Ensure there is a coherence of grades. For example, if outcomes are not yet good, how can the quality of teaching be good, or the impact of leadership and management?
Where there is a clear rationale for a variance in grades, this requires an explanatory narrative.
Ensure areas of weakness in your self-evaluation appear as priorities at the end of each section and then as the priorities in the improvement plan.
Illustrate, don’t exhaustively list – make the judgement and evidence it with a few significant and varied examples.
Think of each sentence as an impact statement and use the “so what” test rigorously: what has been the impact? What has been the impact on achievement? For example, you re-shaped SLT roles – so what?
Be precise. This often, but by no means always, involves quantification. For example, “Our planning is consistent across the school and ensures that expectations of work and behaviour are consistently high; behaviour management is consistently good, so that classes are calm and purposeful.”
Use the same terminology throughout (particularly around performance data).
Write in a structured way – sort text into clear subsections.
Ensure you make reference to your current work.
Talk about trends because these show improvement and hint at systematic procedures for monitoring:
“Over five years, performance has improved from…to…”
“at the time of the last inspection…, now, three years on…”
“our termly reviews show…”
Show aspiration and a bias towards action. Be ambitious in each section. Even when you have judged something to be good, where is the headroom for improvement? What would make it outstanding? Use phrases like:
“there is scope for further improvement in...”
“we recognise that this isn’t good enough and so we…”
In your style, aim for rigour, impact, clarity and precision, quantification, systematic procedures, trends, aspiration and action.
Be rigorous, face up to weaknesses and be honest and analytical.
Creating a culture of self-review
The most successful schools establish a culture of self-review so that the school, as well as its pupils, learn and improve. It is a vital component of the school’s learning ethos.
Pupils are taught to evaluate their own and others’ work, how to learn independently and how they can play a part in the development of others’ learning and of the school as a whole. Staff are given opportunities to take responsibility beyond their own areas, evaluate their own and others’ performance and contribute to area and whole-school evaluations.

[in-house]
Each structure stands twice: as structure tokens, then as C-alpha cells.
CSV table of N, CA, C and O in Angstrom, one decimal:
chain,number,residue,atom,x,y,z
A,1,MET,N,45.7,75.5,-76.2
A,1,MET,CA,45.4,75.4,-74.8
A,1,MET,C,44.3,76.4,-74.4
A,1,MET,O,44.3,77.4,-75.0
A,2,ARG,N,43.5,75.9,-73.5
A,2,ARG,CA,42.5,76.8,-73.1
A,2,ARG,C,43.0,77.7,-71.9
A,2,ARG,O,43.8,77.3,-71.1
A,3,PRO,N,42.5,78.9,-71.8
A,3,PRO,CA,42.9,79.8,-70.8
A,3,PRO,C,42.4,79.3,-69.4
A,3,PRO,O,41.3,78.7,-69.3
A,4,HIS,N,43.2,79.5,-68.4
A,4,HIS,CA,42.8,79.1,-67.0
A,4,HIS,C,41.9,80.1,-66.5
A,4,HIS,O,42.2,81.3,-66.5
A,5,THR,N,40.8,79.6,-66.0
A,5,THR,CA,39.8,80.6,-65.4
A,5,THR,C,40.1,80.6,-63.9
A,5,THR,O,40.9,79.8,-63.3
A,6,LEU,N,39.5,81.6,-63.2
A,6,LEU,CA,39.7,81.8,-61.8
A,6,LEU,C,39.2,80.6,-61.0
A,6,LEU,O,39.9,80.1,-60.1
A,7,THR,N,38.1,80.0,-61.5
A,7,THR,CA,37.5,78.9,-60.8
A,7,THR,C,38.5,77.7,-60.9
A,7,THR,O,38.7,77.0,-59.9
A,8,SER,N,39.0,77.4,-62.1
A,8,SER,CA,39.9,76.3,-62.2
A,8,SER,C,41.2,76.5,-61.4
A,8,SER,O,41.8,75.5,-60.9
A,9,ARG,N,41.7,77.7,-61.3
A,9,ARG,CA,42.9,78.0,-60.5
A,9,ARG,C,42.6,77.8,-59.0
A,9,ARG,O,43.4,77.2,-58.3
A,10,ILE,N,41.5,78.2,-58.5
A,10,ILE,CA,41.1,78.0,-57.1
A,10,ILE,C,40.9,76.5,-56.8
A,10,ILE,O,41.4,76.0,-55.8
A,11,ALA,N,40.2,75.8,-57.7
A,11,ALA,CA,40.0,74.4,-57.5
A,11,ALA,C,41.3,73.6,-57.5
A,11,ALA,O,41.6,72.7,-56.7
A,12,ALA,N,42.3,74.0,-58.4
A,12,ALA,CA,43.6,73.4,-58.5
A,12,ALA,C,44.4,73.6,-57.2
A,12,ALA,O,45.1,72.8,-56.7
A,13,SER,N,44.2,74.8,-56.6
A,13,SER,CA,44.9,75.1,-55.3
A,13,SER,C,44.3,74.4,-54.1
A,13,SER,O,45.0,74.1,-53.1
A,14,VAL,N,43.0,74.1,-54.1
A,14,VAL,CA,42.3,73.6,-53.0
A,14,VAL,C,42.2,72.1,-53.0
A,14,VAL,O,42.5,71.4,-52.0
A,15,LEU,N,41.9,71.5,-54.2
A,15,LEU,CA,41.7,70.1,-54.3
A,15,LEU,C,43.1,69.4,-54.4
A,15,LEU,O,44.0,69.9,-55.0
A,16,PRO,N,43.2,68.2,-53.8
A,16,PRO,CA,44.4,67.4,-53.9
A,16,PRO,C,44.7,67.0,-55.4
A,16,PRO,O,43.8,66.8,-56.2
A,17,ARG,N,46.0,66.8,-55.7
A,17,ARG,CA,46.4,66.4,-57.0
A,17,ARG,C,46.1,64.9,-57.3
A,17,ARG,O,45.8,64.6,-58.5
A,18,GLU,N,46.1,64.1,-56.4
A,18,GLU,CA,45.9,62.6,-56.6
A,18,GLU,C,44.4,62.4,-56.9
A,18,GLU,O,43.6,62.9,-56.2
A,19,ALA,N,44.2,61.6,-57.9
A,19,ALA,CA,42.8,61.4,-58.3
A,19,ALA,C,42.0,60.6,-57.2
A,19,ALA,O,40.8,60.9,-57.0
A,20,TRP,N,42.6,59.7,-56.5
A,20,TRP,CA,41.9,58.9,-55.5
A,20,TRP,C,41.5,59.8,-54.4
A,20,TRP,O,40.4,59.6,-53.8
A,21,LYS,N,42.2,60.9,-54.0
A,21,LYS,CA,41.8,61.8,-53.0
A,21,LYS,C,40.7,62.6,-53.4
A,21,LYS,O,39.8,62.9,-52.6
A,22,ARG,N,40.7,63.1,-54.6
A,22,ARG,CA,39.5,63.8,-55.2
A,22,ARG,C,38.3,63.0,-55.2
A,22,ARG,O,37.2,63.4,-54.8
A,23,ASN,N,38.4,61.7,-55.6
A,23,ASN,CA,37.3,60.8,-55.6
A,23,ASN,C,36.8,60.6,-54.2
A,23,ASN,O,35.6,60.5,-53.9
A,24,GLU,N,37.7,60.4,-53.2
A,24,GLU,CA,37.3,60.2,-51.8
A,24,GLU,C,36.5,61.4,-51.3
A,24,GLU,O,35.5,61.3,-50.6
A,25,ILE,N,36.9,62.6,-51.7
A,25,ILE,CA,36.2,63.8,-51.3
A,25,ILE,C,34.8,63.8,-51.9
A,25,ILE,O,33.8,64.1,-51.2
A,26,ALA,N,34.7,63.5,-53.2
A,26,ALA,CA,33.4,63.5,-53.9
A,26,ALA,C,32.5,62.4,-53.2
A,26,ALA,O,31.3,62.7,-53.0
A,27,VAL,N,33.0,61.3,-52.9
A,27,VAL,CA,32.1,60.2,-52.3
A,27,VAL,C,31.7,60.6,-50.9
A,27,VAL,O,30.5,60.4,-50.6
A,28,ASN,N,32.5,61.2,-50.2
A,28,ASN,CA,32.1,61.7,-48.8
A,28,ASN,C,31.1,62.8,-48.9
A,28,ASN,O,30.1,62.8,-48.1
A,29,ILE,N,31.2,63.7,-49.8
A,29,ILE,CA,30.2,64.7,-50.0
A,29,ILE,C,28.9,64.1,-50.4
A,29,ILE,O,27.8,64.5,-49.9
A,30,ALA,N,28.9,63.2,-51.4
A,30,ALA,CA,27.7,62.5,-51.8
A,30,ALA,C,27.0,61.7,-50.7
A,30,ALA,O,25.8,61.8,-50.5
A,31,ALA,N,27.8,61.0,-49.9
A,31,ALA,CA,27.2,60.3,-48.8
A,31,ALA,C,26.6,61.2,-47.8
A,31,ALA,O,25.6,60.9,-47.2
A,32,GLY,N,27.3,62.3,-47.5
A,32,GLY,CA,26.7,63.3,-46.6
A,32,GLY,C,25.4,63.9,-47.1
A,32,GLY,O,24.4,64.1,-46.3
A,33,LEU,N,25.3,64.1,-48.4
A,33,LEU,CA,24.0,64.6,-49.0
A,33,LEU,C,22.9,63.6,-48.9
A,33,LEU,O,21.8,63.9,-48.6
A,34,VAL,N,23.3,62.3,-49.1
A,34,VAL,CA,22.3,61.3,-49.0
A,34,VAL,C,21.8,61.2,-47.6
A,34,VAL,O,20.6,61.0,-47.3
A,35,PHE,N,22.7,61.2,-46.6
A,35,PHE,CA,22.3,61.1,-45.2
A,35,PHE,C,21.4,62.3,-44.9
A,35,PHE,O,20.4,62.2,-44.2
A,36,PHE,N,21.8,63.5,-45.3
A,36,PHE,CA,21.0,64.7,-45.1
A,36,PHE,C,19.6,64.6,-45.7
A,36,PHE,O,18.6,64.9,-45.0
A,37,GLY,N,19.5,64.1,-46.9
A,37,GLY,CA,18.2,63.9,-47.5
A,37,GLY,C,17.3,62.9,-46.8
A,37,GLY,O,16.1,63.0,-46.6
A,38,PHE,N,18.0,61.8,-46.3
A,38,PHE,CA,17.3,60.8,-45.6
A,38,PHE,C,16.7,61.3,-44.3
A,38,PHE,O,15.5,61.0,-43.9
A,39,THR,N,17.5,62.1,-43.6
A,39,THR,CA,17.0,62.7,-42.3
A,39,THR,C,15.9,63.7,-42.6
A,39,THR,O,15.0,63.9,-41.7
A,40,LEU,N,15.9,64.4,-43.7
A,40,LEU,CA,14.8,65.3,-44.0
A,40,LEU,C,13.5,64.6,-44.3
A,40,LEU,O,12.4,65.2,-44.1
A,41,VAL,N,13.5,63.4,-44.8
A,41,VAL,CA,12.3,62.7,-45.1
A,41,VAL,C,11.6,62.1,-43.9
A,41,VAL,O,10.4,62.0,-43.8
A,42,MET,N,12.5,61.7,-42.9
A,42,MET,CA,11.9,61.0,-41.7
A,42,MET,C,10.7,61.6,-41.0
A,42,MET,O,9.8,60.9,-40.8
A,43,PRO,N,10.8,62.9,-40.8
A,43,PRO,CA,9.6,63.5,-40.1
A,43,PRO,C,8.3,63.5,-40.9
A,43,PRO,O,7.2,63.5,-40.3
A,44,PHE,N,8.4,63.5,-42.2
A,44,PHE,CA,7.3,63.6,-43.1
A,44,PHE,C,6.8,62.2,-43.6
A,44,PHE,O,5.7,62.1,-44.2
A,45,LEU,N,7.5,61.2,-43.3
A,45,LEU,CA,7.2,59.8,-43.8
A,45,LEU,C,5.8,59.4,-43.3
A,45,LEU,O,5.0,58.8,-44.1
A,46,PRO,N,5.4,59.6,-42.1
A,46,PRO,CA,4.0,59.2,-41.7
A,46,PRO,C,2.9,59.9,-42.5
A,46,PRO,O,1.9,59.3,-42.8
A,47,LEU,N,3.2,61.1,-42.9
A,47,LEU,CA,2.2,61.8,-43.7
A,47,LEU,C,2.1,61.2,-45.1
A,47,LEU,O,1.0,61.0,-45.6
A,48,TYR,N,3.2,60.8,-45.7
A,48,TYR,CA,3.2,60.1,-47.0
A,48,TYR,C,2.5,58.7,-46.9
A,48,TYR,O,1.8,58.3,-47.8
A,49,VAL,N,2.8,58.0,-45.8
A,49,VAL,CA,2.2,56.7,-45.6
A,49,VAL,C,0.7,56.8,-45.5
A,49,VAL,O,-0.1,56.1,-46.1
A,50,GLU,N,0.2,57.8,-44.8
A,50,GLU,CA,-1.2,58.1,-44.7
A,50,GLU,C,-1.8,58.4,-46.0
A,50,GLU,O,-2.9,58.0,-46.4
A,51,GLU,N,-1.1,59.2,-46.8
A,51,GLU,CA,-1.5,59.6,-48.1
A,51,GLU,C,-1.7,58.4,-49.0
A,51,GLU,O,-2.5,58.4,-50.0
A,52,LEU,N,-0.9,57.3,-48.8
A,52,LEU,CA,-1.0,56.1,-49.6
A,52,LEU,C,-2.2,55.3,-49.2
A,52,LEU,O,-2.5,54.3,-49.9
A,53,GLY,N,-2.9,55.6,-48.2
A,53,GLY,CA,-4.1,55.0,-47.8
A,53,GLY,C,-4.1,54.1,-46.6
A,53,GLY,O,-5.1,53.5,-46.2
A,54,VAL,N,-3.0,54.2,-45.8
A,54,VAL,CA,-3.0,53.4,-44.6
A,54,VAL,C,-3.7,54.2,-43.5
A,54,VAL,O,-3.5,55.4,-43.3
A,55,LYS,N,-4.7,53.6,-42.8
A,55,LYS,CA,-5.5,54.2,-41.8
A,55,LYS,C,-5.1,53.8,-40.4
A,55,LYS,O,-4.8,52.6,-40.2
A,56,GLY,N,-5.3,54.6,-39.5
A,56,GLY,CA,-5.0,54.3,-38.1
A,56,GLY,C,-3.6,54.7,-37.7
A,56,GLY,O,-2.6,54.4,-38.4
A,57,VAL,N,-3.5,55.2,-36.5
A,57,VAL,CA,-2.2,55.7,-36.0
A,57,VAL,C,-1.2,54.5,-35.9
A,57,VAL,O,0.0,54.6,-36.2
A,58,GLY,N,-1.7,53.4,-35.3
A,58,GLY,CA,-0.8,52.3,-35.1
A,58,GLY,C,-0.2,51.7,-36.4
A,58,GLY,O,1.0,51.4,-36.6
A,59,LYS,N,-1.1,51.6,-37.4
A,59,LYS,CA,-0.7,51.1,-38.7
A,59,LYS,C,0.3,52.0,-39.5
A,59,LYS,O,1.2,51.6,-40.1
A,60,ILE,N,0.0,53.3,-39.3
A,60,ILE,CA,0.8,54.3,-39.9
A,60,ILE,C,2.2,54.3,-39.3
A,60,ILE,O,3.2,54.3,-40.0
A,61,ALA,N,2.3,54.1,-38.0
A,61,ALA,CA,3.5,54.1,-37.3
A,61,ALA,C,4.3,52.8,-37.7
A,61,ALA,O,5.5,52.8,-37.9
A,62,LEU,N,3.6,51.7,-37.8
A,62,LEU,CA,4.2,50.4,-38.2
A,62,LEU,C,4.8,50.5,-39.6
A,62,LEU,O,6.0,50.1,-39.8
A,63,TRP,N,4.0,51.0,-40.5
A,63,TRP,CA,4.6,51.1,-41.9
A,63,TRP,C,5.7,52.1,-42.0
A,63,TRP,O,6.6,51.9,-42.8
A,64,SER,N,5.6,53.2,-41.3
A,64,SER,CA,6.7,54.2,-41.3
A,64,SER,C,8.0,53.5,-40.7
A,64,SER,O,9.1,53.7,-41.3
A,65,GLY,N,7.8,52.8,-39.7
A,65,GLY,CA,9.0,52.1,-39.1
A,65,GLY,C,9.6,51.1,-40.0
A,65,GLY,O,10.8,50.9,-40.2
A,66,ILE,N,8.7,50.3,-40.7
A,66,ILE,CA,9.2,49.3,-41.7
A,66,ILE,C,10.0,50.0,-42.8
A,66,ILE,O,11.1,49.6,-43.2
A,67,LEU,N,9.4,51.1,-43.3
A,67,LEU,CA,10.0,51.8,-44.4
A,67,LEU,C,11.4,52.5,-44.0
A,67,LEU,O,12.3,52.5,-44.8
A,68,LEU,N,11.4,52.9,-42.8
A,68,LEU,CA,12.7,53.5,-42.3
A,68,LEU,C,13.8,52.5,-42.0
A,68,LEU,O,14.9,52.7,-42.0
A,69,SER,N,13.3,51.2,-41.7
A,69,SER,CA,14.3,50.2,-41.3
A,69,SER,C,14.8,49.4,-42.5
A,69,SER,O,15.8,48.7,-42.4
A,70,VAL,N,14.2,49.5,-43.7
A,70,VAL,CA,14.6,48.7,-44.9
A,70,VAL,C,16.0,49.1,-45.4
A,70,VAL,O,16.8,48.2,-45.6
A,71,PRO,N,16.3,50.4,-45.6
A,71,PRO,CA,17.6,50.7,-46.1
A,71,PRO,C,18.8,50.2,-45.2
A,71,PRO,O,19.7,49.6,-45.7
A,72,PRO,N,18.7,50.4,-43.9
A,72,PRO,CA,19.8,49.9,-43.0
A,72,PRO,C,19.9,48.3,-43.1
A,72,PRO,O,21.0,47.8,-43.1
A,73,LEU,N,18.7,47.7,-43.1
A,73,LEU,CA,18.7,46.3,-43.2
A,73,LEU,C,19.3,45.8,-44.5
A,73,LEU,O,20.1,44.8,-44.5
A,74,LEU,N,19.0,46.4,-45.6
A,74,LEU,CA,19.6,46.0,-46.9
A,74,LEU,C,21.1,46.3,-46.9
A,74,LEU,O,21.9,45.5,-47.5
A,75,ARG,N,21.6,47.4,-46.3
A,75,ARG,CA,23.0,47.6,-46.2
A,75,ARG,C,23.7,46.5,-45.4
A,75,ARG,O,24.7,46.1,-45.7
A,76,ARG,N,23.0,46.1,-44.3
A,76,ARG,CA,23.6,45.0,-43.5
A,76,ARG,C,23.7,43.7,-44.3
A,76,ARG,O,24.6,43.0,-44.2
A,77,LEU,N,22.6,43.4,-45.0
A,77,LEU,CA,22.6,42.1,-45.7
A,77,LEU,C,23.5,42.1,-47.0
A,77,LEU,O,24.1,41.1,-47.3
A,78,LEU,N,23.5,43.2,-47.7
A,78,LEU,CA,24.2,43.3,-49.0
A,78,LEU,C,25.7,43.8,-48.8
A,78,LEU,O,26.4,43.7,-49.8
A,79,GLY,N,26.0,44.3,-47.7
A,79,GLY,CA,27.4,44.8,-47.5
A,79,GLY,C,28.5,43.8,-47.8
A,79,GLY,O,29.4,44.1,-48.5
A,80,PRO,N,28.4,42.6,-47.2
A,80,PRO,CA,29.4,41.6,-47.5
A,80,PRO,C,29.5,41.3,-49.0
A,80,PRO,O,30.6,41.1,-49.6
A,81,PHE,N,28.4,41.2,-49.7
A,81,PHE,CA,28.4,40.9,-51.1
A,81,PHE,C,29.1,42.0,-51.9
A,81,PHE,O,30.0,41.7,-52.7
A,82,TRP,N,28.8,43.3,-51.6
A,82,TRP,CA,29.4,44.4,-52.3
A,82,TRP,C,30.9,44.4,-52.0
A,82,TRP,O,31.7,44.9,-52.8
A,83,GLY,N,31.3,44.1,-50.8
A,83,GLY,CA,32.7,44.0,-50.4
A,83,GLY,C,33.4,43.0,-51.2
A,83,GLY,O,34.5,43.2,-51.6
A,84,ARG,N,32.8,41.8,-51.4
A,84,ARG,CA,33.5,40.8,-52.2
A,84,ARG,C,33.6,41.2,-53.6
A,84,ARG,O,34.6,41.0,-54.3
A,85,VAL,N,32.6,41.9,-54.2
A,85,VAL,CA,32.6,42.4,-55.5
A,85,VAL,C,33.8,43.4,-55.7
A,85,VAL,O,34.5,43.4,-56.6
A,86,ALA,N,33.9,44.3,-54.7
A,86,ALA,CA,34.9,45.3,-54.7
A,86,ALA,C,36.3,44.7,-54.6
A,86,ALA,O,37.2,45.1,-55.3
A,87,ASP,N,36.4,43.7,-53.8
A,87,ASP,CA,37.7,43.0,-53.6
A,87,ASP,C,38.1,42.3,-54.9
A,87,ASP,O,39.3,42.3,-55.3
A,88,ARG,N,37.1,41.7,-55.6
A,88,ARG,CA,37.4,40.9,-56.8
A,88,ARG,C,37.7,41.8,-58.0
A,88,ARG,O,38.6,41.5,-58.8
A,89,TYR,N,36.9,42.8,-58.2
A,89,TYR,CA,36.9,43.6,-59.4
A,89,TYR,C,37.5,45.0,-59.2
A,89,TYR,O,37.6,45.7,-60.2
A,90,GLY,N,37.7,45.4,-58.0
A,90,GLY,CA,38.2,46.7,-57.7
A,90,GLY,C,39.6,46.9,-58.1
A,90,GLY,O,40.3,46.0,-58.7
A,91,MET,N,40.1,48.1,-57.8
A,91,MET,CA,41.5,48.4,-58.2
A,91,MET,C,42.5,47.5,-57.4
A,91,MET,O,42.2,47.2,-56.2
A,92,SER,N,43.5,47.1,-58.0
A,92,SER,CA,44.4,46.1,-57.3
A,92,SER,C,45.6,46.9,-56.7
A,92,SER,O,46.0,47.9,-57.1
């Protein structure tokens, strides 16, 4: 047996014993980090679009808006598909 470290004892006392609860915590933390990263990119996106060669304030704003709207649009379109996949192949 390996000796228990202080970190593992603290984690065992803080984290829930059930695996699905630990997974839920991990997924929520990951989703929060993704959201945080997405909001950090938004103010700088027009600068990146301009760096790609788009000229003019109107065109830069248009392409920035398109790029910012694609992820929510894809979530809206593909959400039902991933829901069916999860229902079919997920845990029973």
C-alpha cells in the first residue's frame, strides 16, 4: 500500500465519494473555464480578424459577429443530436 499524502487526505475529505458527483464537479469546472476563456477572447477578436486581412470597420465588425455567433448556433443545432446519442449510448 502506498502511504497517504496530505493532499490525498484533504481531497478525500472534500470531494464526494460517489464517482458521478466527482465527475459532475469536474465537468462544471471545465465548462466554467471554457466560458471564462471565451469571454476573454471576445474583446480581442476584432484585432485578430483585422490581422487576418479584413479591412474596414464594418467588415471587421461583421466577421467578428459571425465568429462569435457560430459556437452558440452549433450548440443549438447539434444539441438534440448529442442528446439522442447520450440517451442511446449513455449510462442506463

Advice from successful headteachers
“Ensure your SEF is a working document and plan when you will review it (once a term).”
“Don’t be complacent and think things are really embedded.”
“Always focus on the quality of teaching.”
“Provide an accessible summary of the SE.”
“Ensure you detail the actions and impact between inspections.”
“Impact should always be followed by next steps.”
“If you are grading sections of your SEF, be clear about what each grade means.”
“Moving departments from description to analysis can be slow.”
“Ensure all areas of the departments self-assess so this is bottom up and feeds into quality improvement plans.”
“Keep everyone appraised of the findings from evaluation and self-assessment, and the actions required as a result.”
Ofsted’s guidance on self-evaluation
Effective self-evaluation is:
concise and succinct: it captures the key points and, where relevant, identifies sources of evidence or more detailed evaluative material
evaluative rather than descriptive or repetitive, and captures succinctly the impact of the school’s actions on the quality of teaching, pupils’ achievement, behaviour and safety
a working document which is regularly used to inform governors of the school’s improvement activity and is updated as part of the school’s self-evaluation processes
developed by, and used to inform, leaders, governors and middle leaders as well as senior staff
indicates the success of the school’s actions in tackling issues identified at the previous inspection
identifies areas for improvement
ASCL Curriculum and Assessment Specialist Suzanne O’Farrell